Britain’s ‘rainbow’ towns and cities: Luton, Slough and Newham in London are named among England’s most ethnically diverse areas – as study finds white British population fell by 1.1m and other ethnicities increased by 8.7m over past 20 years
- Researchers looked at census ethnicity data from 2001 to last survey in 2021
- Found areas are more ethnically diverse and less segregated than ever before
- Author claimed study challenged Nigel Farage’s ‘majority-minority’ argument
Towns and cities in England and Wales are more ethnically diverse and less segregated than ever before, according to a study published today.
Researchers analysing census ethnicity data over the last 20 years found more small local areas are home to a large number of ethnic groups living side by side.
London had the most ‘rainbow’ neighbourhoods – meaning a diverse area – followed by Birmingham, Leicester, Slough, Watford, Luton and Manchester.
Meanwhile, the number of areas with ‘very high levels of diversity’ rose from 342 (1 per cent) in 2001 to 2,201 in 2021 (6 per cent).
This was partly down to the white British population falling by 1.1million over the last 20 years compared to an increase of 8.7million in other ethnicities.
One data point used by researchers was the Reciprocal Diversity Index (RDI), which looks at how diverse an area is on a scale from zero to 100. This compares the diversity of neighbourhoods in England and Wales in 2001 and 2021
Nigel Farage was among those to use the recently published 2021 census to claim London, Birmingham and Manchester are now ‘minority white cities’.
Look at the 2021 census data for your local area HERE
According to this new research, he was wrong about London as a whole, but correct for Birmingham, where 48.6 per cent of residents said they were white.
However, the study authors said the ‘majority-minority’ argument is ‘too blunt’ since non-white people are not one group but come from different ethnic backgrounds, and that such areas should be known as ‘ethnically diverse’.
Study author Dr Gemma Catney, from Queen’s University Belfast, told MailOnline: ‘The problem with the Farage majority-minority claim is it homogenises multiple groups into one in a way that doesn’t have meaning for anybody.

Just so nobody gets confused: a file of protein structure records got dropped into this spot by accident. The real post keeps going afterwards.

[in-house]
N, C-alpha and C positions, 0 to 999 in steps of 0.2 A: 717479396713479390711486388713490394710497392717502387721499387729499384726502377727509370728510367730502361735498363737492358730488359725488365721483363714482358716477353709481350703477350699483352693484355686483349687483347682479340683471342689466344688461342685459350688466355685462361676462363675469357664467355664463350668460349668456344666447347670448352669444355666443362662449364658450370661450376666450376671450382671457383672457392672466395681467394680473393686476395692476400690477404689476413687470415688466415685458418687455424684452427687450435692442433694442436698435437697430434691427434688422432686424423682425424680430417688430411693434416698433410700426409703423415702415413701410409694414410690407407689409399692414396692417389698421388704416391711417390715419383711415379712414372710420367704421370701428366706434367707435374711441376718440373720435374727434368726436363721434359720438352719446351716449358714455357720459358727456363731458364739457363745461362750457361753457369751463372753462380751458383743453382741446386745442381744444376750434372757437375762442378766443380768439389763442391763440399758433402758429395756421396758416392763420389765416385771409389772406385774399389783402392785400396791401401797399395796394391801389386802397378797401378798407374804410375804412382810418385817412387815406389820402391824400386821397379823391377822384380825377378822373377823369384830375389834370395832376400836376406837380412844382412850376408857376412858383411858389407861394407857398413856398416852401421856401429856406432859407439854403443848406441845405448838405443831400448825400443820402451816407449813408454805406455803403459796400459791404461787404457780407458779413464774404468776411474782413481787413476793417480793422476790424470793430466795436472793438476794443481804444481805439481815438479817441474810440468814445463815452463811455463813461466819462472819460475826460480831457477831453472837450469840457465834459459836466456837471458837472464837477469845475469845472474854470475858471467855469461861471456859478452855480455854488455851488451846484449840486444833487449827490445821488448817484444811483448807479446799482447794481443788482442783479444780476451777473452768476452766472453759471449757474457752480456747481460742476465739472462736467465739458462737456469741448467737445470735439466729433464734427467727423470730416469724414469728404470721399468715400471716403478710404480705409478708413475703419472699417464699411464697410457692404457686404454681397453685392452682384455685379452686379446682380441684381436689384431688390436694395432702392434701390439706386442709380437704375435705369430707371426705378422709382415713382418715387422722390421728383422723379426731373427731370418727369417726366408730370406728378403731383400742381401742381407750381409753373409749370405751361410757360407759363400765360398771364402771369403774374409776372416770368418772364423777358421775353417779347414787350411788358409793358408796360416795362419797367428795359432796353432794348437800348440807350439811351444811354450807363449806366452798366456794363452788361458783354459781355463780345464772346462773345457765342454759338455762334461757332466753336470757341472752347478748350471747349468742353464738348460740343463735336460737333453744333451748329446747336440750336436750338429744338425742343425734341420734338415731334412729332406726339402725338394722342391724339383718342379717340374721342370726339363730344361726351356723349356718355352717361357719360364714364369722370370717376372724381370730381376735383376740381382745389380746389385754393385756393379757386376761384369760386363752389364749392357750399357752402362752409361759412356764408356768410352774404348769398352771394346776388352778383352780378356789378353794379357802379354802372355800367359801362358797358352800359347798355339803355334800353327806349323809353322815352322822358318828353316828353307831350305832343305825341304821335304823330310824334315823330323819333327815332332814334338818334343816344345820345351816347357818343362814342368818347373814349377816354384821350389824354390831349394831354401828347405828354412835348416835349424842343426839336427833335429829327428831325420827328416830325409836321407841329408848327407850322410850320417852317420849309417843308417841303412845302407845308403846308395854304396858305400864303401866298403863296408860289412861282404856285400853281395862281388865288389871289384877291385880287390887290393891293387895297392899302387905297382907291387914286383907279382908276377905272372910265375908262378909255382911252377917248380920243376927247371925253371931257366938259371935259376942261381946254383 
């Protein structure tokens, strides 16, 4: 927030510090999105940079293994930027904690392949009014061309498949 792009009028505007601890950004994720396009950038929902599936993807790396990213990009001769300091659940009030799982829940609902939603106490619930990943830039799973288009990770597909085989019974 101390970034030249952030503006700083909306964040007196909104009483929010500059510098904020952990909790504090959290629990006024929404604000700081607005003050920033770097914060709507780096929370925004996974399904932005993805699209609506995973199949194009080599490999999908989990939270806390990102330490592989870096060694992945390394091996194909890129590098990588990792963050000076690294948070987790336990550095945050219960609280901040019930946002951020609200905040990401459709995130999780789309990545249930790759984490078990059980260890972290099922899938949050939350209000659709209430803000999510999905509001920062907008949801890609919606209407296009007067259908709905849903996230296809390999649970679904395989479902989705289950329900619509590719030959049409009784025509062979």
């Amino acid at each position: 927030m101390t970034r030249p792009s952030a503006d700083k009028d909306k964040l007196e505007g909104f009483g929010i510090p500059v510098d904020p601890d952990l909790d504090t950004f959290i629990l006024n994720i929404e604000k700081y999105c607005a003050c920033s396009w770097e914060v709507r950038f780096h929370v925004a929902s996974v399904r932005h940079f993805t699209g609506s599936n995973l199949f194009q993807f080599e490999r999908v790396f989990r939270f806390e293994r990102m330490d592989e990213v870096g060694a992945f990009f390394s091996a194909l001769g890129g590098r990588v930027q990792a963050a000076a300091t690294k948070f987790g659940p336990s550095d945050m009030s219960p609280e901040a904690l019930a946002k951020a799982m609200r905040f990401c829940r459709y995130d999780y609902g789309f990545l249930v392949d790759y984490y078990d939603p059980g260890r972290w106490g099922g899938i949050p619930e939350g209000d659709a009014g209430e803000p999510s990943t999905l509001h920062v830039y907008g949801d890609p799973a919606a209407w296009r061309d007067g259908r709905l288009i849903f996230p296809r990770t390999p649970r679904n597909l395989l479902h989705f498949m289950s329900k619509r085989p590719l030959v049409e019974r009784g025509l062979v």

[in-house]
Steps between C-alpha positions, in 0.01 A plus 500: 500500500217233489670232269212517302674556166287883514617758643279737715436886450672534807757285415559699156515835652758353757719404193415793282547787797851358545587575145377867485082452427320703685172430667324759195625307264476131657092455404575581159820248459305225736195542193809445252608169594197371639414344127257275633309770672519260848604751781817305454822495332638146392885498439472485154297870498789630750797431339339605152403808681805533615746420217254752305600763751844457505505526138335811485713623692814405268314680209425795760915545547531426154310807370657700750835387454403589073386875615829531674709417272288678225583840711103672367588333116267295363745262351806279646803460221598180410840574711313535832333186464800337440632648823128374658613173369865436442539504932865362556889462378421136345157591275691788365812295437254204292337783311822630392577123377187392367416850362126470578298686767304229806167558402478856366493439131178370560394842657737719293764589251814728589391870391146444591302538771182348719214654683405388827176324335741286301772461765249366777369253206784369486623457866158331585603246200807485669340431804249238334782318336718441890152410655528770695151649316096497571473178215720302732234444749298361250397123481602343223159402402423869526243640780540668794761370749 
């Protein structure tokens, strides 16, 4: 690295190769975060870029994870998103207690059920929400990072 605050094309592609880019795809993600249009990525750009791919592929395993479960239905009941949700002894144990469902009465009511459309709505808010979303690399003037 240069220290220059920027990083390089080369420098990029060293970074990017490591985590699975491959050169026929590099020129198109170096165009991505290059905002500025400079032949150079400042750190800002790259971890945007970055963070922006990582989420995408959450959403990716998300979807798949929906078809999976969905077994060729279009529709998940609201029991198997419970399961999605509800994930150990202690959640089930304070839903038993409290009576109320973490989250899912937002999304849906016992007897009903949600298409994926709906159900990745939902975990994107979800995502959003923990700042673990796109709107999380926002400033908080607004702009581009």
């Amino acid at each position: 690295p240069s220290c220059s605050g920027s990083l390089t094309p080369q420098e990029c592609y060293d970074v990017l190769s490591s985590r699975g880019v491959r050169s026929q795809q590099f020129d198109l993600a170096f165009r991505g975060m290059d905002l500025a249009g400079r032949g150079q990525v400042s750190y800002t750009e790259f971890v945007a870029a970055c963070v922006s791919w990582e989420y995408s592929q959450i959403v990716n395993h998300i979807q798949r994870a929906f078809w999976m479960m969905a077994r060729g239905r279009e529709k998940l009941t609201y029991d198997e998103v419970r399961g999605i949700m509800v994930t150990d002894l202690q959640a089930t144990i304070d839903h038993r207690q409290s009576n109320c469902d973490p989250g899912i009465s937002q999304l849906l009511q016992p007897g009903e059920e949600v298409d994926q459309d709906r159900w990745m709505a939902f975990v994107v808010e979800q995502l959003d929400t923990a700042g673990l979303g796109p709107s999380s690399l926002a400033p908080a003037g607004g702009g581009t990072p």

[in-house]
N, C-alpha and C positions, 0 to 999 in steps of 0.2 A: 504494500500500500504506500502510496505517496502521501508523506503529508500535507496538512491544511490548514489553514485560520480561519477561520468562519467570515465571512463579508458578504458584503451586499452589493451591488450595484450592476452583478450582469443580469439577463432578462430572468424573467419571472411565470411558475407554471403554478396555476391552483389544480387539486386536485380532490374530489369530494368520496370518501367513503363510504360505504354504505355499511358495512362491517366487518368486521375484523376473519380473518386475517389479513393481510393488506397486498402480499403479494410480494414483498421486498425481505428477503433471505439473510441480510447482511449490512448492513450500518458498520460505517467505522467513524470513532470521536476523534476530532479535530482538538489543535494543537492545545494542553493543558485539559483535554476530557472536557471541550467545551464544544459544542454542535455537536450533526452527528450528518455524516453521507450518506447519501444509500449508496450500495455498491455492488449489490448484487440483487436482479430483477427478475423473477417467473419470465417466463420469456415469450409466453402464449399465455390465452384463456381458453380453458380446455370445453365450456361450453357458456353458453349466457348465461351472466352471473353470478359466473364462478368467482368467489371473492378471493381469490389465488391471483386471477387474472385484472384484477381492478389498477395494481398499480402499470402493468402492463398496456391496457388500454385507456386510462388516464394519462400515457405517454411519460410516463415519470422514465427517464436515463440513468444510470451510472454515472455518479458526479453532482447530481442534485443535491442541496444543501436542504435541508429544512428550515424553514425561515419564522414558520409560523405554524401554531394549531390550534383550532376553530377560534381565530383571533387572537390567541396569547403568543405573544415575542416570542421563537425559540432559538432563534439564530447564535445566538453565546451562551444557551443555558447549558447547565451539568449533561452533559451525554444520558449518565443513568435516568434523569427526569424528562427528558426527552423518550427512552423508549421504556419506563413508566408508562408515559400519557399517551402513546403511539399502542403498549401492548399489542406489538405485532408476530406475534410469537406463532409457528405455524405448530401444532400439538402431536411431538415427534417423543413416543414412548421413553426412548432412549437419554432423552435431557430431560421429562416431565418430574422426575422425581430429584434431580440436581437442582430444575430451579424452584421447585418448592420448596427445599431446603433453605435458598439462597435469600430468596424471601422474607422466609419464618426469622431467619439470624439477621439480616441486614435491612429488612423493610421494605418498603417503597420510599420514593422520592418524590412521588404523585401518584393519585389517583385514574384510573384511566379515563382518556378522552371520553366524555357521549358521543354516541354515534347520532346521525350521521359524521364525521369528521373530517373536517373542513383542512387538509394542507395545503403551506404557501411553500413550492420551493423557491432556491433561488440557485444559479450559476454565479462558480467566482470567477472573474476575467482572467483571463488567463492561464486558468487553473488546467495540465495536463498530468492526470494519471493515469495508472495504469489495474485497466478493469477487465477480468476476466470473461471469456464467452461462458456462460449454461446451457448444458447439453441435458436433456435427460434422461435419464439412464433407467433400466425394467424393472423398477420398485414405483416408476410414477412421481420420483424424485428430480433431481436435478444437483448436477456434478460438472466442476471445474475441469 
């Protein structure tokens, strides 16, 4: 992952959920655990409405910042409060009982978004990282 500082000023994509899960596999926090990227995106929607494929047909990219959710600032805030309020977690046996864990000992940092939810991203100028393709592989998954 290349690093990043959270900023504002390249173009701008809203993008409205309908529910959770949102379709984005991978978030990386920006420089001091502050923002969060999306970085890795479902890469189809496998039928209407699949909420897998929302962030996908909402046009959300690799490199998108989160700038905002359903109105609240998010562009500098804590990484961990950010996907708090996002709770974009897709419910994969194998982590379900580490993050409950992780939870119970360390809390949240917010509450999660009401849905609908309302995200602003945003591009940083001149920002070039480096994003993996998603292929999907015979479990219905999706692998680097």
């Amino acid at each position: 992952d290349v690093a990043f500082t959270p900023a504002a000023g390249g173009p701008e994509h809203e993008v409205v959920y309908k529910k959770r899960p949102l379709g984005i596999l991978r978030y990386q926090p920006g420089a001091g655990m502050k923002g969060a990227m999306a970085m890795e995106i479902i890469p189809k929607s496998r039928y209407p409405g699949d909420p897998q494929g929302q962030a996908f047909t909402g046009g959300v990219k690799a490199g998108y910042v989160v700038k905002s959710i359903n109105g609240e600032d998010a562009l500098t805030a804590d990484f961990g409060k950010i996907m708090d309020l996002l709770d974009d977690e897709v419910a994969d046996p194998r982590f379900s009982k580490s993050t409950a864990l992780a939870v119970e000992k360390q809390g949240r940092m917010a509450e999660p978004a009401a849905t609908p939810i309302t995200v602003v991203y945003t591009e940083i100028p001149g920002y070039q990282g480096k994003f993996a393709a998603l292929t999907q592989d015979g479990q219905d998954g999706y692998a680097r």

‘During Covid, for example, the Government recommended we stop using the term Bame because it lumps people from lots of different ethnicities together.
‘When it comes to the census, comparing the number of white people to all other minority groups would suggest segregation when we’re actually looking at diversity, with more people than ever living next to someone from a different ethnicity.
‘The census doesn’t have attitudinal data from there. But rather than division and difference this suggests increased mixing, decreased segregation. This has happened at a relatively slow and steady pace for most neighbourhoods.’
This graph shows the most diverse areas at the top left – led by Newham in London
This table breaks down each area by the different ethnic groups that live there
Luton, Birmingham and Leicester were also high on the list of England and Wales’ most diverse areas
2021 census: Charts and maps that show over-65s now outnumber unde-15s
Dr Catney suggested people were gradually becoming more tolerant of each other.
The study, published in the Royal Geographical Society’s Geographical Journal, broke down the census data into 36,000 areas of around 1,600 people before looking at how many different ethnicities were represented there.
It found local diversity more than doubled between 2001 and 2021, with dramatic increases in some places. There was a ninefold increase in diversity in Barking and Dagenham and a near tenfold increase in Boston, Lincolnshire – albeit from a low base.
In Newham, 6 per cent of the population is of Bangladeshi heritage, followed by white British (15 per cent), other white (15 per cent), black African (12 per cent) and Indian (11 per cent). People from other ethnic groups made up the remaining third of Newham’s population.
In Slough (the sixth most diverse district), the top four ethnic groups were white British (24 per cent), Pakistani (22 per cent), Indian (19 per cent) and other white (11 per cent).
And in Manchester the largest ethnic groups were white British (49 per cent), Pakistani (12 per cent), black African (9 per cent) and other white (6 per cent).
The last census was carried out on March 21, 2021 and filled out by more than 24million households across England and Wales.
The London Borough of Newham was named as the most diverse neighbourhood in England and Wales
Birmingham also featured high on the list. Pictured is a view of the city, including the Bullring shopping centre
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